Sir Geoffrey Luttrell (b. 1276, d. 1345) of Irnham, Lincolnshire, is most renowned for being the patron of the Luttrell Psalter. He was a knight of the realm and landowner, possessing a large number of estates across England, thanks both to fortunate conjugal alliances and his great-great-grandfather, also called Geoffrey, who was rewarded with many properties for his loyal service to King John. Around the year 1312, Geoffrey was involved in a dispute between a group of local gentry and the Gilbertine priory of Sempringham, situated seven miles to the north east of Irnham. In a royal order dated 27 July 1312, they are accused of breaking down the doors of the priory and making off with £500 worth of goods. Yet, in a review of the evidence, Joyce Coleman suggests that Geoffrey’s friend Roger de Birthorpe was in fact the instigator (‘New Evidence about Sir Geoffrey Luttrell's Raid on Sempringham Priory, 1312’, British Library Journal (1999), 103-28). Whilst this event appears to have caused no lasting damage to the patron of our famous manuscript, Roger ended up exiled as an outlaw in Ireland. By the time of his death, Geoffrey was on better terms with the priory; his daughter Isabella was residing there as a nun, which might explain why he bequeathed 20 shillings to the establishment in his will.
4. Eleanor of Castile’s entrails were interred in a tomb in Lincoln Cathedral
Tomb of Eleanor of Castile, from Dugdale's Book of Monuments, England, 1640-1641, Add MS 71474, f. 98v
To commemorate the death of Eleanor of Castile (b. 1241, d. 1290), Edward I commissioned the manufacture of three lavish tombs and twelve memorial crosses between Lincoln and London. Her embalmed body was interred in a tomb in Westminster Abbey, and an almost identical tomb was created for the Queen’s entrails in Lincoln Cathedral. The third tomb, containing her heart, was constructed in the Dominican church of the Blackfriars, London. The tombs at Lincoln and Westminster were the most elaborate, each surmounted by a gilt-bronze effigy, made by the goldsmith William Torel. Unfortunately, the Lincoln tomb was defaced during the English Civil Wars. However, thanks to this pen and colour wash illustration by William Sedgwick, in Sir William Dugdale's Book of Monuments, we have evidence of its original form and similarity to the Westminster tomb.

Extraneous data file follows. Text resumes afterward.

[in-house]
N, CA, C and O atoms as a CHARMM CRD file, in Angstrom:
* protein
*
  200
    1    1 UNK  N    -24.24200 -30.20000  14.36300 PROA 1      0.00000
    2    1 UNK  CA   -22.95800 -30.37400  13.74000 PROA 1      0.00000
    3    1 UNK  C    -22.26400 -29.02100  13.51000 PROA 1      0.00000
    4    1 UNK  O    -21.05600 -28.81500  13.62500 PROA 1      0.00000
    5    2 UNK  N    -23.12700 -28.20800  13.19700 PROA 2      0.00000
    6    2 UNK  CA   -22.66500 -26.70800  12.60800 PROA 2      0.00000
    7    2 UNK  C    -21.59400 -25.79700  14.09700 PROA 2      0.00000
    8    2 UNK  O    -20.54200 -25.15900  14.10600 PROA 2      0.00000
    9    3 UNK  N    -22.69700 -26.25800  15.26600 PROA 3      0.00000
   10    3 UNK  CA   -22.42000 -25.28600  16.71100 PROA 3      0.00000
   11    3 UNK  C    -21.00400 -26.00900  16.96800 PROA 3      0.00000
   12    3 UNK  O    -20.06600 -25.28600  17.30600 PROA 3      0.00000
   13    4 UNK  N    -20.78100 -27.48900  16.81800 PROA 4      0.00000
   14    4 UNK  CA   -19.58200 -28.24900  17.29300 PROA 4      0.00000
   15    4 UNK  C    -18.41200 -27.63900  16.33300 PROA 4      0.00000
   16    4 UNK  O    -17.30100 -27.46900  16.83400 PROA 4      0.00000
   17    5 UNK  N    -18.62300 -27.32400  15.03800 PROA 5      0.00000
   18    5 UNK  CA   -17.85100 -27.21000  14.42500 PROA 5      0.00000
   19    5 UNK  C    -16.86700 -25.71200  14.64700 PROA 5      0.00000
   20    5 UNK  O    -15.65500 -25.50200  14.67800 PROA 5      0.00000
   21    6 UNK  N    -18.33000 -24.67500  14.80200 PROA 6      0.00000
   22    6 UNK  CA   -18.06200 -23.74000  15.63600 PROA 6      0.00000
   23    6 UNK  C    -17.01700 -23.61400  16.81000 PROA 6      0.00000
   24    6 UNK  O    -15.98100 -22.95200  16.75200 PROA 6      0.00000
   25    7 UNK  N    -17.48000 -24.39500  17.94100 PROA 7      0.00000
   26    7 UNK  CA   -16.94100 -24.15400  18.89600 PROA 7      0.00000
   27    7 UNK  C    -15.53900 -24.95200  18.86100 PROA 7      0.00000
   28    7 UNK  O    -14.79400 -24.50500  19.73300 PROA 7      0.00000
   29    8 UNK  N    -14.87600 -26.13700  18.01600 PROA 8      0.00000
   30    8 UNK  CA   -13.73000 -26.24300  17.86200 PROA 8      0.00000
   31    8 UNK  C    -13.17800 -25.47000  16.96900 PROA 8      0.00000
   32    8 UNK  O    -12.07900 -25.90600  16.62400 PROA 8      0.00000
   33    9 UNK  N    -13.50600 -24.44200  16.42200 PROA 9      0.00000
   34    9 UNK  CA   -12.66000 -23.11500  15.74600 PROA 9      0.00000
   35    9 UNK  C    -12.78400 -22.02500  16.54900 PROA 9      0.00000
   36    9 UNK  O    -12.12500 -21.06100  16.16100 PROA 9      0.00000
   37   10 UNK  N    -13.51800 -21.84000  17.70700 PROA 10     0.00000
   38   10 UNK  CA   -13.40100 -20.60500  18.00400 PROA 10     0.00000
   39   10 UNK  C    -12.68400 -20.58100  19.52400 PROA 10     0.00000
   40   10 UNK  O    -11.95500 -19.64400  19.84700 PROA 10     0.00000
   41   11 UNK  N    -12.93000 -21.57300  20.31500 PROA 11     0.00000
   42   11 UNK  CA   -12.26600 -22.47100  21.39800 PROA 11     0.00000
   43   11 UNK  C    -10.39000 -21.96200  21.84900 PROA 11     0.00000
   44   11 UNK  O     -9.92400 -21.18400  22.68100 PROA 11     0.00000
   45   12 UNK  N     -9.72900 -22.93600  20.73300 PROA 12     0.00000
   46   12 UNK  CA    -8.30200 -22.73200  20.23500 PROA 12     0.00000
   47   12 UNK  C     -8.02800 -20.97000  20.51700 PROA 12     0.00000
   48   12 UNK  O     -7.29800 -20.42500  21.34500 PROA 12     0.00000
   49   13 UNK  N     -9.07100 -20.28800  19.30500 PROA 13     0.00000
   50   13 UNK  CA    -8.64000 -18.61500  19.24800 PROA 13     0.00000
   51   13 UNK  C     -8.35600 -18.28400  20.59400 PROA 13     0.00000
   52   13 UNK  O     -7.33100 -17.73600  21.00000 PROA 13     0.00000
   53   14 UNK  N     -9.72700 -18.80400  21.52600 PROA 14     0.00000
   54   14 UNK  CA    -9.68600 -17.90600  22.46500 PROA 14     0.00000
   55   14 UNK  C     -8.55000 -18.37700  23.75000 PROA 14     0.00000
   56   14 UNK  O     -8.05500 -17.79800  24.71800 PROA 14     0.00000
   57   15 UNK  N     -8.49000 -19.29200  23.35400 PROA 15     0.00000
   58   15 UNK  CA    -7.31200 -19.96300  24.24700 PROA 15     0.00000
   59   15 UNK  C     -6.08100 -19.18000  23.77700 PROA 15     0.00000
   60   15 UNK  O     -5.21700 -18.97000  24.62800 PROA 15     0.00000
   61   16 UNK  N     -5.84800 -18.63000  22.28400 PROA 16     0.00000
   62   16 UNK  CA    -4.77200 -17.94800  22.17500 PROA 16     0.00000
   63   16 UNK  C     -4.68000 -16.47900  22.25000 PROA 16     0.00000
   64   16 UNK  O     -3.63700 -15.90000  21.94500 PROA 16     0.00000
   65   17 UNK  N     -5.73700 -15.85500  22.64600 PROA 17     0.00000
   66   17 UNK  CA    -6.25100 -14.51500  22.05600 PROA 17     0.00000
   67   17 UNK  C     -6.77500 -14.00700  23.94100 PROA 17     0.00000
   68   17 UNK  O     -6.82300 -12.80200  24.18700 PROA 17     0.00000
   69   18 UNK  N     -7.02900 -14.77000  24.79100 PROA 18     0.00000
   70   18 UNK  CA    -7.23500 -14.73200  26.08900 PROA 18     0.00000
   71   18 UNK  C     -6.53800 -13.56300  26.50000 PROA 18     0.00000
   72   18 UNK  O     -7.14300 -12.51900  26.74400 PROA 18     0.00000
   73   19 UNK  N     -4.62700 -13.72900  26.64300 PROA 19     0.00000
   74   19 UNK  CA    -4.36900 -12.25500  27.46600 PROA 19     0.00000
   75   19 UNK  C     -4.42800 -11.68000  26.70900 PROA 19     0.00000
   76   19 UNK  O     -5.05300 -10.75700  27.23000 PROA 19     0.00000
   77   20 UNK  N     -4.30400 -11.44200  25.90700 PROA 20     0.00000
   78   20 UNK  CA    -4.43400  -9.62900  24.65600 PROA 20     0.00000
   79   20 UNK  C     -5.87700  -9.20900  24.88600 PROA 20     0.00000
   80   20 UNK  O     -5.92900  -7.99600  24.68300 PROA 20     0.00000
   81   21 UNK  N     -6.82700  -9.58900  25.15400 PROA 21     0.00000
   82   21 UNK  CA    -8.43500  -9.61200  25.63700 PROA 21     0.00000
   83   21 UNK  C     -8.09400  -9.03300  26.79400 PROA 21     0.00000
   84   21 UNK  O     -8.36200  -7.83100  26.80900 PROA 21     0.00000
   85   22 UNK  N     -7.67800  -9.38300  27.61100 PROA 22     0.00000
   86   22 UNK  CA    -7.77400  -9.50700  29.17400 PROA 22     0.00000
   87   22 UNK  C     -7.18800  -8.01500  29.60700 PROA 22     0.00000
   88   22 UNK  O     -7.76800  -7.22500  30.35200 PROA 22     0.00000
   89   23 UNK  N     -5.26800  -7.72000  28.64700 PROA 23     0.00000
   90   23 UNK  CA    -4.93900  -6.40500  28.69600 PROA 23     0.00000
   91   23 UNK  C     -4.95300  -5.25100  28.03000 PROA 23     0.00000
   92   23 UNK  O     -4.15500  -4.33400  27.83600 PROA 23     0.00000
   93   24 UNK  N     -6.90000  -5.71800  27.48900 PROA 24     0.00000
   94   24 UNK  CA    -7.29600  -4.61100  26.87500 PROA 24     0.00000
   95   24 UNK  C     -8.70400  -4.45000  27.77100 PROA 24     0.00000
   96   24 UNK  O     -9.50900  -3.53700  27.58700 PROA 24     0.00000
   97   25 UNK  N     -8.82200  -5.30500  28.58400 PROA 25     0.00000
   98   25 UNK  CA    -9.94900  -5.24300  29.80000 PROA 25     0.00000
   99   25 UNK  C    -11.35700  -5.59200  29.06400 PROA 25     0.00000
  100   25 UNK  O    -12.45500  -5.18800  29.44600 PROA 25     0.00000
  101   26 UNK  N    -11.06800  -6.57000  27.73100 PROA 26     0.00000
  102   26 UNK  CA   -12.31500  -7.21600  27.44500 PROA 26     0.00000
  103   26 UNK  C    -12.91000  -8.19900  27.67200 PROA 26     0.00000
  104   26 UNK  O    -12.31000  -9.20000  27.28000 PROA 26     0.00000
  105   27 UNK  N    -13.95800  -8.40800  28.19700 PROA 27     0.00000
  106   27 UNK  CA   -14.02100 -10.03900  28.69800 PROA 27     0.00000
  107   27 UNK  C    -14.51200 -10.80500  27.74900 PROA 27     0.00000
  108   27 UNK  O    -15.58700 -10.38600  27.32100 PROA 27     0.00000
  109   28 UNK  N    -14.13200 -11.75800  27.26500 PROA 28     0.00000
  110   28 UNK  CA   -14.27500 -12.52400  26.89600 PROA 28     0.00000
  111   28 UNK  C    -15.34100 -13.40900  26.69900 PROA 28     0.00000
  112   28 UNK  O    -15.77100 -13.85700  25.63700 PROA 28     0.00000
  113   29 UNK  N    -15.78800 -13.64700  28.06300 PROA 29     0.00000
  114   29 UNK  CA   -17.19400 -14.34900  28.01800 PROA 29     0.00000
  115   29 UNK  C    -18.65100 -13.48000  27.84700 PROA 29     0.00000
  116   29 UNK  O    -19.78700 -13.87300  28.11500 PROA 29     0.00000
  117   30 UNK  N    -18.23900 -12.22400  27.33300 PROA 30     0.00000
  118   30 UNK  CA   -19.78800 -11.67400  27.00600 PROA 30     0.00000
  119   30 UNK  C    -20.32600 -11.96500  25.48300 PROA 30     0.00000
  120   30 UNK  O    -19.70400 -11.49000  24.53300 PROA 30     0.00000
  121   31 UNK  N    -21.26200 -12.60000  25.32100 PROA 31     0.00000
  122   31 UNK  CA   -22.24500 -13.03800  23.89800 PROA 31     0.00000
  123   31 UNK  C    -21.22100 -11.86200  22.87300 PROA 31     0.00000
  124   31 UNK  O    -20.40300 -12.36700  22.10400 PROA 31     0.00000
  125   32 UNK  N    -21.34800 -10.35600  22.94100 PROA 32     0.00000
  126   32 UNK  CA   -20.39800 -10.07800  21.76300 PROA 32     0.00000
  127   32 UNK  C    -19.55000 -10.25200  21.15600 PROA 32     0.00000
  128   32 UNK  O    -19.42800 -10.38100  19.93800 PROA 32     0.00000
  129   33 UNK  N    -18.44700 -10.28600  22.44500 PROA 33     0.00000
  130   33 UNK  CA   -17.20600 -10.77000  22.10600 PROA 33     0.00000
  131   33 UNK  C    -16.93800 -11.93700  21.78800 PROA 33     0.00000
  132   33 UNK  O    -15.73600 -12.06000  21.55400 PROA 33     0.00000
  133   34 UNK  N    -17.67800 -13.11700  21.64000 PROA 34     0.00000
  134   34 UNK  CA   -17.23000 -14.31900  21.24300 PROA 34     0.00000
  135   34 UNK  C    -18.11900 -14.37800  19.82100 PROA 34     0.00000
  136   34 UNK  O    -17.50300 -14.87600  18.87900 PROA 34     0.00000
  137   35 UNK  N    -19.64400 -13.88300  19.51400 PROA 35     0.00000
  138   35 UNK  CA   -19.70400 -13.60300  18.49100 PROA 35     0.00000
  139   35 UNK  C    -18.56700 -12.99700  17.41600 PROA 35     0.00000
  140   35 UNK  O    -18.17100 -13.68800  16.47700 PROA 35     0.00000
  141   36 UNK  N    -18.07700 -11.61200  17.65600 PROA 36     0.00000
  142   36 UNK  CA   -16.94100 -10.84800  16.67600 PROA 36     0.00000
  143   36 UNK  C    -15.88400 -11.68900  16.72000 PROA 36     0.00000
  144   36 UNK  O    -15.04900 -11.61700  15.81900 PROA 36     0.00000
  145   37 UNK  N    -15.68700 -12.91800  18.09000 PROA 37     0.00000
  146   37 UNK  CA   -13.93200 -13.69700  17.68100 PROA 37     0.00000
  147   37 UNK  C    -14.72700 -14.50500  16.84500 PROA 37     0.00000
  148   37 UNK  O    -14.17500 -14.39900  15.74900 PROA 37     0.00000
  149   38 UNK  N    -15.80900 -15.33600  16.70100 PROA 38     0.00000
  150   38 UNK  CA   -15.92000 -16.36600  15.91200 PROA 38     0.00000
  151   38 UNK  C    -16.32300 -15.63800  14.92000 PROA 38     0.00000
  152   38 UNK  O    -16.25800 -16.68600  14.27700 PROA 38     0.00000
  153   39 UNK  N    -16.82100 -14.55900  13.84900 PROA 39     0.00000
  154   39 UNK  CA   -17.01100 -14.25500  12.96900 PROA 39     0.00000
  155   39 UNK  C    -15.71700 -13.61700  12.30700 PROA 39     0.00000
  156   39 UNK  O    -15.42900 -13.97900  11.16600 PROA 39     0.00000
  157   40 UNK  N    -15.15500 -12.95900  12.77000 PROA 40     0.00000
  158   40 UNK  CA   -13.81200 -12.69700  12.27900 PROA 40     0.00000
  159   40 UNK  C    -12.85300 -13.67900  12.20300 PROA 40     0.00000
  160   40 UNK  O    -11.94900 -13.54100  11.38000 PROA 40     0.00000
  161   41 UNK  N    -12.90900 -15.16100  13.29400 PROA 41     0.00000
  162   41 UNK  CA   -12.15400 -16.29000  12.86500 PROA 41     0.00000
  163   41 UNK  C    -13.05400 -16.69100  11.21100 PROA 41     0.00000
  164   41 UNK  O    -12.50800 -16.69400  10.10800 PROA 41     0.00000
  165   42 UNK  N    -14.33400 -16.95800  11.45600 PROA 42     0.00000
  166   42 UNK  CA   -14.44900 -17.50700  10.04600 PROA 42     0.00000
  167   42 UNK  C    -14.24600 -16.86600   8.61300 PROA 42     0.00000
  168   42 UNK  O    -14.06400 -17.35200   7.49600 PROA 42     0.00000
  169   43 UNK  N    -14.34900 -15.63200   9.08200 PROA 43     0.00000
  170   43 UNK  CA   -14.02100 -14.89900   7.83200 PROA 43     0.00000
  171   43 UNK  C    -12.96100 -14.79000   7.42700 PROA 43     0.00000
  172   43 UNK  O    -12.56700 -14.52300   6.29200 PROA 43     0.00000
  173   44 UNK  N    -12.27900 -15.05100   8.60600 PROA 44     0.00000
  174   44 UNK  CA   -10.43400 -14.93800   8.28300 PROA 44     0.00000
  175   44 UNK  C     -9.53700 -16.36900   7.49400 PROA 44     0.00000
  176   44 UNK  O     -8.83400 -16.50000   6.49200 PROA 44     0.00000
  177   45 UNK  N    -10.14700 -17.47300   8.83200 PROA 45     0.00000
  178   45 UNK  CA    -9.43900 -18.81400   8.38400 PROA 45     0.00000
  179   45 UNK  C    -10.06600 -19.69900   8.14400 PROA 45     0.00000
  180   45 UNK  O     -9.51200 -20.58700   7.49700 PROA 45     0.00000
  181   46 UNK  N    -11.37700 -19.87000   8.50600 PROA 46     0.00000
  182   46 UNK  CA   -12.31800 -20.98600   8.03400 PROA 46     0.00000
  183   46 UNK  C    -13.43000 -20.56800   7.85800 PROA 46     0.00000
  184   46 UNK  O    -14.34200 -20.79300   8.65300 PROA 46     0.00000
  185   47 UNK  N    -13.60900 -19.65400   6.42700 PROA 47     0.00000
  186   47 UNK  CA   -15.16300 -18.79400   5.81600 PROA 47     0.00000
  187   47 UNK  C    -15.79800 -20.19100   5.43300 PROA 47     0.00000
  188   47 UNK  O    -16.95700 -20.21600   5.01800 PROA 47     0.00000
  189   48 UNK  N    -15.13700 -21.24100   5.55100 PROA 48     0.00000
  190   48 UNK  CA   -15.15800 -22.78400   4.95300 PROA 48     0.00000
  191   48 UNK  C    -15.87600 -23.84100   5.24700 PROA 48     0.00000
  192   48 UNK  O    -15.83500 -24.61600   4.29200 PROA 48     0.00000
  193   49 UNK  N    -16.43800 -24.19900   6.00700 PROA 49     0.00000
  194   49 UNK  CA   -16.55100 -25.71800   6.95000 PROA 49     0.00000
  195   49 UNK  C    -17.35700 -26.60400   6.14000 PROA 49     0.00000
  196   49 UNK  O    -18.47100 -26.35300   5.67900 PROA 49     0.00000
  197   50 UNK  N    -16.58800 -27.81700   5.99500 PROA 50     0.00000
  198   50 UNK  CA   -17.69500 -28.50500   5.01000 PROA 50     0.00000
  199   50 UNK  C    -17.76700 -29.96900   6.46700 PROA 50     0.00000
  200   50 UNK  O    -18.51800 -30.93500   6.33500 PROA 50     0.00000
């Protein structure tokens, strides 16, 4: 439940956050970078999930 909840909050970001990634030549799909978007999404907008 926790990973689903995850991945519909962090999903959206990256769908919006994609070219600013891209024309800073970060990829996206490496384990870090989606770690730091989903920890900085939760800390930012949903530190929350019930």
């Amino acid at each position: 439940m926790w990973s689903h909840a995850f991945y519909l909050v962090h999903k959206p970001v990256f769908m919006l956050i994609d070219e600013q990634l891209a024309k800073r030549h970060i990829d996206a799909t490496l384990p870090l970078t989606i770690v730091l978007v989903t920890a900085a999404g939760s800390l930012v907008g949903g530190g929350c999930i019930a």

5. John Longland, Bishop of Lincoln and confessor to Henry VIII, was an unpopular figure during the Lincolnshire rising
Full-page miniature of a bishop, with Bishop Longland’s coat of arms and the red-and-white Tudor rose of Henry VIII in the border, from the Benedictional of John Longland, England, c. 1521, Add MS 21974, f. 21v
A great scholar and preacher, John Longland (b. 1520, d. 1547) became Bishop of Lincoln in May 1521, and was Henry VIII’s confessor by 1524. While in many ways a traditionalist, Bishop Longland supported the king’s divorce from Catherine of Aragon and the dissolution of the monasteries (indeed, he was particularly critical about the bad behaviour of monks). The residents of Lincolnshire, however, did not share his views. In October 1536, they mobilised in protest against the suppression of the monasteries and the establishment of the Church of England. The Bishop’s chancellor was even murdered by a mob in Horncastle. The movement gained momentum across the north of England and Longland was named on a list of heretics compiled by the rebels in York.
The British Library is proud to be a lender to Lincolnshire’s Great Exhibition, which runs until 27 September 2015.
- Hannah Morcos